Yeah. You know, if you know why you matter to your customers, make sure you repeat that message throughout the post purchase journey. And so one, there has to be some discovery, especially when you start to reach a level of maturity and scale, where you're investing and finding out why you actually were purchased by your customer. So some audience follow up is really important. What was it about us that made us sticky to you enough to trust us with your credit card details? Was it you know, the value of the price point? Was it sort of our positioning in the market? So again, the fact that you are, you know, at the top of funnel is a big part of your brand, you have sort of that footprint? You know, is it the durability of something, the style of something, the product selection, perception around fit, you know, perception around your brand values, again, again, environmental, human rights, you know, the political, whatever those things are, was that influential. Some of us assume that those things are but really, maybe our customers are putting 90% of the brand value into one thing. And the rest of those are just sort of, you know, whipped cream on top. They're, they're great to have, but not necessarily necessary at all. And so I think, you know, again, so identify some of what, what's there. And I will point back to my early thing, if you can get that engagement, it really does create an increased likelihood of purchase. And so this can be the the form of engagement that helps to sort of cultivate, you know, tell somebody like, Hey, you're part of a special customer research group. You know, here's a small incentive that we're offering. You know, for repeat purchases, we wanted to know a little bit more about what you like about us. And that actually is a really good sales tactic on top of, again, great data to be able to pull in. And then again, once you sort of begin to have some sense of what's working, test these things post purchase, so take some of those things. And even if you don't have great customer data, start to test on them. We think it's about pricing, we think we have a great price, tell that price story as part of your post purchase engagements specifically, and sort of build on them. You know, talk about sales and discounts. Don't just talk about sales and discounts talk about why you can have a better price than anybody else in the market. You know, tell them you know, how your sourcing plays into that how, you know, you being a lean team plays into that, you know, how you're reducing overhead. Those things can help to sort of, again, build on that price story. You see customers engage with that content. It can be a cue that hey, this is where branding really is lying for us. Same thing for durability and style and whatever else do you kind of have is what you sort of view as being important to them. You're brand identity. And then again, just thinking about this from a practical way, like you mentioned, sort of the tech standpoint, communication standpoint, building these things into sort of that post purchase, follow up sequence, you know, what shows up on your order receipt? What about that first shipment notification? What about that? Hey, your orders arrived notification? What about that ask for review? What are sort of the things what is the marketing segment that you're putting them into? Can we use that marketing segment as an AV test to sort of help establish what matters more, so I can do one client on the valued customer on the value side, one customer on the style side, one customer on the durability side, maybe there's specific drips that we can use to really decipher, hey, which of these is most effective in terms that follow up? And so, you know, I would also sort of maybe say here, don't just copy and paste the same sort of banner or message over and over over again, you know, usually, each one of these sort of brand nuggets can be looked at from a lot of different ways. And so, you know, find some different ways to sort of present the same thing, again, you want to about price is a great example, a lot of brands that think their price oriented hammer on sales. But you know, answering the question of why can you be cheaper or less expensive than others, is an equally strong way to sort of address that pricing consideration for your customers. But in a way, that's sort of different than like, hey, get another sale from us this week, another 25% off, and you get another 15% off this coupon code that sort of diminishes and gets washed out over time. But talking about why you have sort of the pricing advantage is really, really good there. So and maybe the last kind of thing on this, since we're getting on that time, is that a lot of this communication, when you sort of start to get a really good story, and you create a good mix of it, it can go everywhere, and it can last a lot longer than your typical seasonal marketing communication can. A lot of it's sticky for two to three years. And it doesn't require big reworking if we really successful campaigns that you can lean on for some time. So that was that was an awesome,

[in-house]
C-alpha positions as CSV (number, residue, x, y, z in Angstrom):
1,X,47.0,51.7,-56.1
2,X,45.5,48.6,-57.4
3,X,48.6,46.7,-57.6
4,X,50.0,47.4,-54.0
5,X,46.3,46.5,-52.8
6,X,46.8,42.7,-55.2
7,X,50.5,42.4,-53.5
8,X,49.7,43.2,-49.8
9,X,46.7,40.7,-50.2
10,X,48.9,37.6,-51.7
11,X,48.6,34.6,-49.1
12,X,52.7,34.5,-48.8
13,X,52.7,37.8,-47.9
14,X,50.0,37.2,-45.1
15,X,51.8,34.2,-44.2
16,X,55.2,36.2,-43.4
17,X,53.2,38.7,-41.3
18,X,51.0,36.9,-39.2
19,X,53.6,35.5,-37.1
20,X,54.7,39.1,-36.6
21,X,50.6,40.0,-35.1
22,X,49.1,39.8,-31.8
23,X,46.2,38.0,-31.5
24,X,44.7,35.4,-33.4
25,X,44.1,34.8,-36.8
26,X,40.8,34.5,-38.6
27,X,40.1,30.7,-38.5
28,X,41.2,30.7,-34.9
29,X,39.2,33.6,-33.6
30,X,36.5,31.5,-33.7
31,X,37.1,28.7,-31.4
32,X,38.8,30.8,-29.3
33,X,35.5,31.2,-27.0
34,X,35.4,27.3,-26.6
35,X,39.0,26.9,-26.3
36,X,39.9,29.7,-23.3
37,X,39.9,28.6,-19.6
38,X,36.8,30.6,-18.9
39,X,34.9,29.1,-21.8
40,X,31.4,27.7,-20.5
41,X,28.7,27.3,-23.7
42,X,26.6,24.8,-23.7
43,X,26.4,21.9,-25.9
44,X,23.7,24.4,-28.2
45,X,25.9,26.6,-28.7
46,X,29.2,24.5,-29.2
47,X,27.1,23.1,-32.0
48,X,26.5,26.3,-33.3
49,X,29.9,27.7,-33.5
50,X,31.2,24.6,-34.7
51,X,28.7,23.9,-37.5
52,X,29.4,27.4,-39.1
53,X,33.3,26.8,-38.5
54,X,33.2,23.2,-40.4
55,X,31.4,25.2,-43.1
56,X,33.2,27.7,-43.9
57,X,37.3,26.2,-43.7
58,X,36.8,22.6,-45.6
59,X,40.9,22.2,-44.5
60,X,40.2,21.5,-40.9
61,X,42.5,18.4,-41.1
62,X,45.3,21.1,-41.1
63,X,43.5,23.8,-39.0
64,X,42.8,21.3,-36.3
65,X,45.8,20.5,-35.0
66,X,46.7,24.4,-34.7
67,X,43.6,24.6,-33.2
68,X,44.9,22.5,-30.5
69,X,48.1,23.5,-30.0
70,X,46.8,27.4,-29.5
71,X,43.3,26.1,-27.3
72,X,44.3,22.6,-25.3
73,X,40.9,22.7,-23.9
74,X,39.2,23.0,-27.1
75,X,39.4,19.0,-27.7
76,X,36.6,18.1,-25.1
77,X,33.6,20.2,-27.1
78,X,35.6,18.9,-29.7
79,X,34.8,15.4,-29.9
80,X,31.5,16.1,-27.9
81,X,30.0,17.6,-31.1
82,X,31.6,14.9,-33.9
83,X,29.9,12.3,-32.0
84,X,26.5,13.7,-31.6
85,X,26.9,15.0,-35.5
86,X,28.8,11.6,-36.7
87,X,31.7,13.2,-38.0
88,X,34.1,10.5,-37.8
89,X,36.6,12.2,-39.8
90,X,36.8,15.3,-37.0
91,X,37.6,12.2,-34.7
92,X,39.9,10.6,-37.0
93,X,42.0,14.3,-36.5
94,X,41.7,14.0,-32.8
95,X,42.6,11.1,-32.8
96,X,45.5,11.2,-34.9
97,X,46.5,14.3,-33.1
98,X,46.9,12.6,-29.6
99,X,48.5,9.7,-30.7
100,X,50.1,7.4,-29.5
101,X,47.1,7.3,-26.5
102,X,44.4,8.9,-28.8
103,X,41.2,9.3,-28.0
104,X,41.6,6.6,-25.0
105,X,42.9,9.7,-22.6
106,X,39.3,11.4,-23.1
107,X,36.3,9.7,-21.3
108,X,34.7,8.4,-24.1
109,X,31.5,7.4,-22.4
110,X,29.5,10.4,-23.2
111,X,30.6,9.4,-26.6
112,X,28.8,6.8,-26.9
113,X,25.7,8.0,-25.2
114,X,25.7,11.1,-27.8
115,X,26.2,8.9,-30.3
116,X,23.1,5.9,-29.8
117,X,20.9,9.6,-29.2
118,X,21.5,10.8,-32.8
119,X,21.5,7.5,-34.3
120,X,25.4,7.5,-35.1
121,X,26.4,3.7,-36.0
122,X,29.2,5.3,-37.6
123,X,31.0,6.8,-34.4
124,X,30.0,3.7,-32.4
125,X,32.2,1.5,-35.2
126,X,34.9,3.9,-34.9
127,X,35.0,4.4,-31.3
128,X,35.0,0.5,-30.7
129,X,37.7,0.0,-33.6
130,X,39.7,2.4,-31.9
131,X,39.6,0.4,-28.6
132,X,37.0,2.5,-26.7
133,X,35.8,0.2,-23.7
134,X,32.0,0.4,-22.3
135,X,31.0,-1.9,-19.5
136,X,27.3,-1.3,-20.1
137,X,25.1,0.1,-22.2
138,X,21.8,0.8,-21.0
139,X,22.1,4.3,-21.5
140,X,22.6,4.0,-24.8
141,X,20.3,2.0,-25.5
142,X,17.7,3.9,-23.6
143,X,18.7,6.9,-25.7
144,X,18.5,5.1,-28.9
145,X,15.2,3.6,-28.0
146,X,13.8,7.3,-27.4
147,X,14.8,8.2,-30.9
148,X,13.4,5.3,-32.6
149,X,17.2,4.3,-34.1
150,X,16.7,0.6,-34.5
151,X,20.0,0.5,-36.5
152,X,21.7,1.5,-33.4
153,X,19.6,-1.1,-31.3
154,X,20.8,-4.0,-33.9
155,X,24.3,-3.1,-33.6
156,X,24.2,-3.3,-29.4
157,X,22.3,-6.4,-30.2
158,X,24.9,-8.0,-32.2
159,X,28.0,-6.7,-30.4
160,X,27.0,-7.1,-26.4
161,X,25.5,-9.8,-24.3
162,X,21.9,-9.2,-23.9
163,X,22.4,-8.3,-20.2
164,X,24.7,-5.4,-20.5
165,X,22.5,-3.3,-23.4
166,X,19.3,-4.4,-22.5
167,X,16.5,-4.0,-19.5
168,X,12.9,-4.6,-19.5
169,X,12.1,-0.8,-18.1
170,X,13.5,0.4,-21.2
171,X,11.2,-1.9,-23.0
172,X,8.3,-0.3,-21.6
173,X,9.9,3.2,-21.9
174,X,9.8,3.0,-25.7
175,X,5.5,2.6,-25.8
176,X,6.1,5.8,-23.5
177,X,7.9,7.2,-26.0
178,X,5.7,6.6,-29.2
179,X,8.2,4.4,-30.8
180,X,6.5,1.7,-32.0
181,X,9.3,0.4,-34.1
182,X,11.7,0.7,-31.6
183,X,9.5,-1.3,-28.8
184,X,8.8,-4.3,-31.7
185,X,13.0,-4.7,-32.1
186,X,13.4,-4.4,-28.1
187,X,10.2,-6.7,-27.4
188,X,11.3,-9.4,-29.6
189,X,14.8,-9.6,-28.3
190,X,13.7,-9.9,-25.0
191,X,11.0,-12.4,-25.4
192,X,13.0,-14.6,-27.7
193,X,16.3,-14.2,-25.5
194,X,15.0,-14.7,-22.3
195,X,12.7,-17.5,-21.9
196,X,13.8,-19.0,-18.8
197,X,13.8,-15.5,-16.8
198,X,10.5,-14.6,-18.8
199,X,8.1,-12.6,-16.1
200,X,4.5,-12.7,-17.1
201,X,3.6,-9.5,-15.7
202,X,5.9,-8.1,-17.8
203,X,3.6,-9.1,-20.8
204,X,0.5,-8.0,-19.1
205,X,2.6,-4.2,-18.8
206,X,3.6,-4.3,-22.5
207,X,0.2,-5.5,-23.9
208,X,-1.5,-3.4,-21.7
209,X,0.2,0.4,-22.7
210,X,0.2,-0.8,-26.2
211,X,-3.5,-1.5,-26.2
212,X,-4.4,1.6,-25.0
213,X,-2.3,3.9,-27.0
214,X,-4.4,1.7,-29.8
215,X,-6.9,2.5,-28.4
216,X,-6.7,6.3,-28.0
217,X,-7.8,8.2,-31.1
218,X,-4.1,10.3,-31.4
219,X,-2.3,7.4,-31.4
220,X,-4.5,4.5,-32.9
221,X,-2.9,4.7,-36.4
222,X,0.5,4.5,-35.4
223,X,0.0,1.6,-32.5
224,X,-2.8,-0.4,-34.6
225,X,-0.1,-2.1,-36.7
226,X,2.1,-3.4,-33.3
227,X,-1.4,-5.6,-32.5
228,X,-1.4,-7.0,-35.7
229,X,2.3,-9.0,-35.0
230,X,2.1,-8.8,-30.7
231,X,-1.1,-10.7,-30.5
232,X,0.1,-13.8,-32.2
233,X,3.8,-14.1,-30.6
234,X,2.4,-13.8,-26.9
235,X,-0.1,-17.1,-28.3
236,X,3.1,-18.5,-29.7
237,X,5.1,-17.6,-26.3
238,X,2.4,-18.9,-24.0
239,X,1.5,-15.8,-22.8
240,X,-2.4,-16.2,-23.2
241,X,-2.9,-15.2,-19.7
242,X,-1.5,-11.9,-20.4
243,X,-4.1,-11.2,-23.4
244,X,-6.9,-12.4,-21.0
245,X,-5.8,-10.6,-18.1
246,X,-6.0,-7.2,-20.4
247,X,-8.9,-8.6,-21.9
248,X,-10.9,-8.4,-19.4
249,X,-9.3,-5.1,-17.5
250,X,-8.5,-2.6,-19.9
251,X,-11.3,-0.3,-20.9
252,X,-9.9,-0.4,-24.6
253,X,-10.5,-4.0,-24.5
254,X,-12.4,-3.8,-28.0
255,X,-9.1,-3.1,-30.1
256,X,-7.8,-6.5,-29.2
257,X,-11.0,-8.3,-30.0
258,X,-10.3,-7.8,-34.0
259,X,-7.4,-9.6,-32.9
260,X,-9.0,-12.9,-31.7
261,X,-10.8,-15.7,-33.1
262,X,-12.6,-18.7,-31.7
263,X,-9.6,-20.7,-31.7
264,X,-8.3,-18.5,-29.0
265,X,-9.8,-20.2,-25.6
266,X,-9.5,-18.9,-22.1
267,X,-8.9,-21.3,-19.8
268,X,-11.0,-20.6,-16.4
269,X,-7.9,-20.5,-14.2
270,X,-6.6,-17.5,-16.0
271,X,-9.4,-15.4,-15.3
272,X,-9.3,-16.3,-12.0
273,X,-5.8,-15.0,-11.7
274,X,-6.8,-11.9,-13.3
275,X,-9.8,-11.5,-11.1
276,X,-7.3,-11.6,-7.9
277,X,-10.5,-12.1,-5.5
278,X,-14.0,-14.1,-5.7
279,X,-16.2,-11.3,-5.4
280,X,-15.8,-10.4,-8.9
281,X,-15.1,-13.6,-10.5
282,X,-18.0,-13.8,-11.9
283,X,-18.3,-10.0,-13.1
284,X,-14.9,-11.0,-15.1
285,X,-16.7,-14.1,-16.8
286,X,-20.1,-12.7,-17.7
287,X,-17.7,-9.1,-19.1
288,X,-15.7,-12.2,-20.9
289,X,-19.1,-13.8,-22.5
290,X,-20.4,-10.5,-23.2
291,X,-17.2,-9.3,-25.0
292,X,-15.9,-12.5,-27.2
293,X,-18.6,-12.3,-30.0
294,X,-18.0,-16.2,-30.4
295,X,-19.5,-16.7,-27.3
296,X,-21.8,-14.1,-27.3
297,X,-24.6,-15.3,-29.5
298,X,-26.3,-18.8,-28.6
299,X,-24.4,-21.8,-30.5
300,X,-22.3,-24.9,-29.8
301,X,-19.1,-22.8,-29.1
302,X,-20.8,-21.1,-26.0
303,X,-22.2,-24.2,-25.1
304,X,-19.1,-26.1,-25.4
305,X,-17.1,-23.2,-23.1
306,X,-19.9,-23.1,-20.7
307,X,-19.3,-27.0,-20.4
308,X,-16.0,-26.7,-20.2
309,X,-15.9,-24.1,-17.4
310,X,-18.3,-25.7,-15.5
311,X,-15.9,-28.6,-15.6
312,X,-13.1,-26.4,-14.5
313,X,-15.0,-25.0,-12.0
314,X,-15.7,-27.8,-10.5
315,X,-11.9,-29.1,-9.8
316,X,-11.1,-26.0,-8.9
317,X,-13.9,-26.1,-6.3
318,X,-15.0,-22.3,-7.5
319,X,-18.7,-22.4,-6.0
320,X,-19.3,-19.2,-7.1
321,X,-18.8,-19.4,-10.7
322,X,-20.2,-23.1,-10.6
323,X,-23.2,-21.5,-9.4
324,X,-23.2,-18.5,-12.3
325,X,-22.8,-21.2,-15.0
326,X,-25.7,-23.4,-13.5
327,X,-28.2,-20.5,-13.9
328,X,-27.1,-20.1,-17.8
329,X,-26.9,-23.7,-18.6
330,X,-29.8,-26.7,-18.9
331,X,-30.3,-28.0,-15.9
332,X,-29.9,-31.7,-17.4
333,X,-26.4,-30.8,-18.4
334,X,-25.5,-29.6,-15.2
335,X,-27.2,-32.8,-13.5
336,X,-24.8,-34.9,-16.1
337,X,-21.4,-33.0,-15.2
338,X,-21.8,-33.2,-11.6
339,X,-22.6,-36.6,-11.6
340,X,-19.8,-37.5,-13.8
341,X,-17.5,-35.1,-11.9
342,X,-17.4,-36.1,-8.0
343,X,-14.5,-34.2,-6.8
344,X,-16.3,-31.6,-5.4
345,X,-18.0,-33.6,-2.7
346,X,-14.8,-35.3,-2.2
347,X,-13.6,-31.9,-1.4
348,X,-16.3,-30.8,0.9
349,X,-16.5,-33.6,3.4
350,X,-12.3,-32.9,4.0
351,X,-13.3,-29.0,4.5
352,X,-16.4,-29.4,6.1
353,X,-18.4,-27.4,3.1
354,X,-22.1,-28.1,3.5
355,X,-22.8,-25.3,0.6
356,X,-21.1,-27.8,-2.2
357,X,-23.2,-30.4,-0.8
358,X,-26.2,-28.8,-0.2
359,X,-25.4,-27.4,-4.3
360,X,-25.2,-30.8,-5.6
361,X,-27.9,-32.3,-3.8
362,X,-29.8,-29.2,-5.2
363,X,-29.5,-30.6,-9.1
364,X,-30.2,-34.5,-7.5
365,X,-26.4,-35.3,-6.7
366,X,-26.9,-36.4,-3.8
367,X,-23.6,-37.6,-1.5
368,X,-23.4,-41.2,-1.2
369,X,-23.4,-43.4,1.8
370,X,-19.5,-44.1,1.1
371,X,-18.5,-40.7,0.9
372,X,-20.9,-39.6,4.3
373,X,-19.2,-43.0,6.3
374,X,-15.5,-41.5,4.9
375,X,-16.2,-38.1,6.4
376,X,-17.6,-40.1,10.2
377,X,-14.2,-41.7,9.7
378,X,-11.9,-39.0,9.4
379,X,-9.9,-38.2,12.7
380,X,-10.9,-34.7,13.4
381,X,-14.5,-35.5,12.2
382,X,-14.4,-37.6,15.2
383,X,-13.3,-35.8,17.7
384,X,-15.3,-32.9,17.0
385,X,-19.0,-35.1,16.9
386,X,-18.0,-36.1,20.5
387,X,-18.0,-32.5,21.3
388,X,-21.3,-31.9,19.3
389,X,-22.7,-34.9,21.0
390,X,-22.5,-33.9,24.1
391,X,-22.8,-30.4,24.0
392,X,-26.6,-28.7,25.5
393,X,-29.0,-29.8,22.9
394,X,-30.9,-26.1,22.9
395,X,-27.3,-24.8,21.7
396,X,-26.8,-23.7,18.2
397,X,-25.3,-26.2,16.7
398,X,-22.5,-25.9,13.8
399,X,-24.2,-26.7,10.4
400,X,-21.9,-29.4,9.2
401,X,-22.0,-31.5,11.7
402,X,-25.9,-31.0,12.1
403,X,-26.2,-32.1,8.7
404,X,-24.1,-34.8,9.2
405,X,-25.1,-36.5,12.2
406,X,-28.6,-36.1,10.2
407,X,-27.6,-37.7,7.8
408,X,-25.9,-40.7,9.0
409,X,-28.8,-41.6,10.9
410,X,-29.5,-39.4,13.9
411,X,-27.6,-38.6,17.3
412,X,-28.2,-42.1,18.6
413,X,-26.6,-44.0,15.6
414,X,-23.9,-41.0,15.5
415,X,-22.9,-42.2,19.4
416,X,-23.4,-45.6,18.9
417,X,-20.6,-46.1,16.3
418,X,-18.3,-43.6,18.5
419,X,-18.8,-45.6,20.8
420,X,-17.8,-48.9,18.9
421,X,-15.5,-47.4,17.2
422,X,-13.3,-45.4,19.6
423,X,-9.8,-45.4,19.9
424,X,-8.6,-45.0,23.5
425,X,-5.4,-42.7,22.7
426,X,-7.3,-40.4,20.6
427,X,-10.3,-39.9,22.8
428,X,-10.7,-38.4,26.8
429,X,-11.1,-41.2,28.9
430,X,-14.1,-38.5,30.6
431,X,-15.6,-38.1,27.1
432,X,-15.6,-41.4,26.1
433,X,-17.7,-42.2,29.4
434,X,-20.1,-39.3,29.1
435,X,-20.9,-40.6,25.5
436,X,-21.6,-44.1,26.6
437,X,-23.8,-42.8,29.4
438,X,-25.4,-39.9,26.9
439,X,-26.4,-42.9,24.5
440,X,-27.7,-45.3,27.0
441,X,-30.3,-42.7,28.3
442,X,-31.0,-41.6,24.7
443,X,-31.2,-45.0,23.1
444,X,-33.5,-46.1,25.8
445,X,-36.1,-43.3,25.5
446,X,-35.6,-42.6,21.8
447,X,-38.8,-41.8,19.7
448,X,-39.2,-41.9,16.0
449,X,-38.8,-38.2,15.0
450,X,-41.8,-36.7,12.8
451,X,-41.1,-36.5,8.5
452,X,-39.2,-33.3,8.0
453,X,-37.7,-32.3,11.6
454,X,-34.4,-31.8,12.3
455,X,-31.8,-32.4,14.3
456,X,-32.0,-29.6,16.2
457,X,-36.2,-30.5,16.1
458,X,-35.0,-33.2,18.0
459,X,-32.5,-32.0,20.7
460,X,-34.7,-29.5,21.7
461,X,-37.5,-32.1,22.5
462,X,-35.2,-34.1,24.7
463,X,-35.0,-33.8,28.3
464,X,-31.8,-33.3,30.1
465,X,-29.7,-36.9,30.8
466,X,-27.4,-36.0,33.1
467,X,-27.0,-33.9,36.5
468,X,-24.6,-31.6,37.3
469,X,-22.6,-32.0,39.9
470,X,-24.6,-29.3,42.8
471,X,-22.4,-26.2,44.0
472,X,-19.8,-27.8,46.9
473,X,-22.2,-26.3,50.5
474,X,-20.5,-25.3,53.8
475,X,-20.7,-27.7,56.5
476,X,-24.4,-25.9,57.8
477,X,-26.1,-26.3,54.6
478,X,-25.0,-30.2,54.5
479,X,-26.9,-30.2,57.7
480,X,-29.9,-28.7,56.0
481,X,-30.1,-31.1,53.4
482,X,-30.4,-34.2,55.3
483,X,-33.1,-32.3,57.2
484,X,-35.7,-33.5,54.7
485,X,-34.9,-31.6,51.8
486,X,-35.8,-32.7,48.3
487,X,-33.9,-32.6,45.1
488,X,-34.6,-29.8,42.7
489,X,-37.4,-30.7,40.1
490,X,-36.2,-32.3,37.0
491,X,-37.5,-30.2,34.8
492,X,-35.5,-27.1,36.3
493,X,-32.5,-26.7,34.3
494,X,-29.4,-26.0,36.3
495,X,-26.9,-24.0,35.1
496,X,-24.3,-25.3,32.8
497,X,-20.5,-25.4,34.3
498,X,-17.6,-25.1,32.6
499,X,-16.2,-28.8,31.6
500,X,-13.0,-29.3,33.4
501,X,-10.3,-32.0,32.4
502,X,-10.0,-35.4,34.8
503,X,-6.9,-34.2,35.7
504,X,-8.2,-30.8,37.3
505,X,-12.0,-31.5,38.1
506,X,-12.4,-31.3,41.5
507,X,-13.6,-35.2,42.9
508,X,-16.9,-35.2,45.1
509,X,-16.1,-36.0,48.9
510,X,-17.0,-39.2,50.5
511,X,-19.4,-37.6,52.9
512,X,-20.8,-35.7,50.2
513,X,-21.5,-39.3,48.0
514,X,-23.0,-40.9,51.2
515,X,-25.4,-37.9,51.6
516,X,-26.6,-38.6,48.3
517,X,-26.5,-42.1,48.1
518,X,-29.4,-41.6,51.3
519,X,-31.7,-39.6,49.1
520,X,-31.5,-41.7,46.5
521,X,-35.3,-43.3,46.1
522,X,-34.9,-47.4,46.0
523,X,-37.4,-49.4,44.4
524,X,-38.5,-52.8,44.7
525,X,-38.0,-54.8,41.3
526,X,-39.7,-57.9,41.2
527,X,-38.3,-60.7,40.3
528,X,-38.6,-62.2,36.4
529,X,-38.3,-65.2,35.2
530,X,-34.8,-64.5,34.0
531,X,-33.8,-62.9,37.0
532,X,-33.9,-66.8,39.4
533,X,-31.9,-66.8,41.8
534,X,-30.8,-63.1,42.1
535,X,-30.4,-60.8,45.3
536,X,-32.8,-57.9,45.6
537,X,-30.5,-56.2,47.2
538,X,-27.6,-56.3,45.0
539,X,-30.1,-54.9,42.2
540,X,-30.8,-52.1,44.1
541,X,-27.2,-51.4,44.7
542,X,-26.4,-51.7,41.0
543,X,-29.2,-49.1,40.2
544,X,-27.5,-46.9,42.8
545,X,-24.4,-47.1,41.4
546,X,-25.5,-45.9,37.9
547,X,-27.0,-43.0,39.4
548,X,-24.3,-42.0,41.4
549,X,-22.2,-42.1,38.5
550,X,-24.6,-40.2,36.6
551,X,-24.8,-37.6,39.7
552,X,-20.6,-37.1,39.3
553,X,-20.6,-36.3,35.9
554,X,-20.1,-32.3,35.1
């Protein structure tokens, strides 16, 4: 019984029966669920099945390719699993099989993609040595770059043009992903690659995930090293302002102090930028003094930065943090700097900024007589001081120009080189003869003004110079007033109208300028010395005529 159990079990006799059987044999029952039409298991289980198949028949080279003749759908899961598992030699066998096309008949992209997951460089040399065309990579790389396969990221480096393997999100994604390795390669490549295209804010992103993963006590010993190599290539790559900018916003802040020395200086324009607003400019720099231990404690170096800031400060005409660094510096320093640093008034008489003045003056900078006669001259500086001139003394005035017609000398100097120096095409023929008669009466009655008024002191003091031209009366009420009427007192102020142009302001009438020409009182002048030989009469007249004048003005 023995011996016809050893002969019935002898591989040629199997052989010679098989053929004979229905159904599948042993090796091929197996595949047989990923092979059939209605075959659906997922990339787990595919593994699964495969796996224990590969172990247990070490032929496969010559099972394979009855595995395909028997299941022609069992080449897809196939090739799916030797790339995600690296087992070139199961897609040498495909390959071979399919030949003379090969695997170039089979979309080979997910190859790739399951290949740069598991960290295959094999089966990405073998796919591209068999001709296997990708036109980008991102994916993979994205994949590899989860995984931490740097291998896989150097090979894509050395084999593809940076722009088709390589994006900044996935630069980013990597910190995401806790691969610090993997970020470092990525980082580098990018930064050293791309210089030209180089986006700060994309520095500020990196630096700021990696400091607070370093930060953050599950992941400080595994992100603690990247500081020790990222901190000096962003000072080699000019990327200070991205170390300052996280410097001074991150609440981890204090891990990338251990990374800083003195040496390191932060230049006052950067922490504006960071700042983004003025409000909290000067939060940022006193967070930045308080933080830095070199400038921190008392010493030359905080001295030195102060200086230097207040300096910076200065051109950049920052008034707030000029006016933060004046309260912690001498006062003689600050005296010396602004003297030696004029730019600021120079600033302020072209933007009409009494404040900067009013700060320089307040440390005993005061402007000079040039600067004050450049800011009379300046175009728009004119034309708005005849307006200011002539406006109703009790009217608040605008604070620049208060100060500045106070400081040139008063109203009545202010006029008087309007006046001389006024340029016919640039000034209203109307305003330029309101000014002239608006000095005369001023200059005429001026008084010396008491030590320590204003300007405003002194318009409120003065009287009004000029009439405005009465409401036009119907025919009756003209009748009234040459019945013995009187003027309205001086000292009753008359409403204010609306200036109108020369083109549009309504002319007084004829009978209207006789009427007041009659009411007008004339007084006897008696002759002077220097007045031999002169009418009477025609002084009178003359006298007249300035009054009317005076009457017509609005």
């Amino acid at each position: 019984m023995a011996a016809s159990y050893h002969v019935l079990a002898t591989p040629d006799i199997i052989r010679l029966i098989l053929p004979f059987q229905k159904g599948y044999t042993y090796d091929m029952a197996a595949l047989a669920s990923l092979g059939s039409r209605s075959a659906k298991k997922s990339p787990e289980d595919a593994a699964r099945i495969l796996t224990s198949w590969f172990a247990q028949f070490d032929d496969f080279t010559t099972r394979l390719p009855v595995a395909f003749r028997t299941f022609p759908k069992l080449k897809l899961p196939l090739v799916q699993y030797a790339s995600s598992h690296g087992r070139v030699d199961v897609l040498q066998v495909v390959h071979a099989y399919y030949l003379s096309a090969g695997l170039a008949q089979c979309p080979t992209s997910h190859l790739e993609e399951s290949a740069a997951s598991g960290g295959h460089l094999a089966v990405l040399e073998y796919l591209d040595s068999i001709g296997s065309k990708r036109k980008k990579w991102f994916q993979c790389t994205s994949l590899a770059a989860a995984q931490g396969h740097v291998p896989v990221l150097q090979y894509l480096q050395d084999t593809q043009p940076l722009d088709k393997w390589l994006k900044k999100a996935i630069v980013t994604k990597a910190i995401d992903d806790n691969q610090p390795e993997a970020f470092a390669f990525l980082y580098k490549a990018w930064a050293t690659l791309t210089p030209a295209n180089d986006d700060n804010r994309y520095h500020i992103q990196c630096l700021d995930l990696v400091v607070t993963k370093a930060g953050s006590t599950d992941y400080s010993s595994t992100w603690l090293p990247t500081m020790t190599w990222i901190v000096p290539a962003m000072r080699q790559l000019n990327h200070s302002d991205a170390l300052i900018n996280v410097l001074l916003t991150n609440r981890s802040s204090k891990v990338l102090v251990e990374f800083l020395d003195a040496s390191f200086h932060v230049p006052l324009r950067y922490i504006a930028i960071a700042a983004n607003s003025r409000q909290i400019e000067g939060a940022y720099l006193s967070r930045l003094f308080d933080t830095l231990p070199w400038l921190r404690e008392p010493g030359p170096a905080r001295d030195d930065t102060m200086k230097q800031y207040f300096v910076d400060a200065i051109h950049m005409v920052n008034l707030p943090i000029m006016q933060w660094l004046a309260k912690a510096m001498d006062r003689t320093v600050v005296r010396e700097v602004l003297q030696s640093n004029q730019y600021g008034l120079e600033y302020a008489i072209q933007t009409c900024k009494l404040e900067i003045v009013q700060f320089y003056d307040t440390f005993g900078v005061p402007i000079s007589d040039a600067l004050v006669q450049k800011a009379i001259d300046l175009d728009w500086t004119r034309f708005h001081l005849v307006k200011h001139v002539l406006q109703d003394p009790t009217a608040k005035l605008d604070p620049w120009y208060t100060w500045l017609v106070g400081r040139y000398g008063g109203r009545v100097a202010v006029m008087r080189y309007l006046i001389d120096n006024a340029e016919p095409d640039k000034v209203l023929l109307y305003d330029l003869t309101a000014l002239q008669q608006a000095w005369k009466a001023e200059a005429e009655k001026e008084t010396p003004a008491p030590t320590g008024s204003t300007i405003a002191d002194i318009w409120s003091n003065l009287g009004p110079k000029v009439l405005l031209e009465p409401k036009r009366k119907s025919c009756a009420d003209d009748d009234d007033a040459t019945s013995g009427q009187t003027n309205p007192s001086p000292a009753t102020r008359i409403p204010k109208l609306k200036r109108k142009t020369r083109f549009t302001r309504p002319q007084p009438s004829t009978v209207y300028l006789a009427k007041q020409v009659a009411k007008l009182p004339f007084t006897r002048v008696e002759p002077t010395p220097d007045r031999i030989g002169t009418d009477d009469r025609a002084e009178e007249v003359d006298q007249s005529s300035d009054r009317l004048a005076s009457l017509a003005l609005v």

Aaron Conant  52:05  

awesome. Well, thanks again, Jordan. Again, anybody if you're looking for any kind of strategy, advice, anything any help in the digital space whatsoever? Jordan, the team at Coalition have been great friends, partners, supporters of the network come highly recommended. We have tons of brands in the network using them today. You know, encourage you to reach out everything from site evaluations to site bills to paid search or social whatever it might be. If you need connections to anybody that was mentioned on the call today. Jordan, what was the was the one Shopify app


Jordan Brannon  52:39  

Rebuy engine. We got a partner. I think they're only Shopify right now. I have a couple of the recommendations we can make elsewhere. But we have some discounts and things that they've we as partners, we can pass along. So can make that happen if you guys are interested in that specifically.


Aaron Conant  52:56  

Yeah, for sure. QR code talk at the beginning of unique connections there. You know warranties, any of that stuff. Extended warranties, don't hesitate to reach out. With that. We're going to wrap up, encourage anybody have a follow up conversation with Jordan, the team over there. Look for a follow up email from us. I'd love to have a conversation with you as well. I love to hear Hey, what are your biggest pain points? What are you solving for and who's helping you out in this space? And that's how we stay relevant. So with that, I think we're gonna wrap this one up right on time. Thanks again, Jordan for your time today. Thanks, everybody who dialed in. Hope everybody has a fantastic Tuesday and a great rest of your week. Everybody take care now. All right. Thank you.


Jordan Brannon  53:32  

Thank you.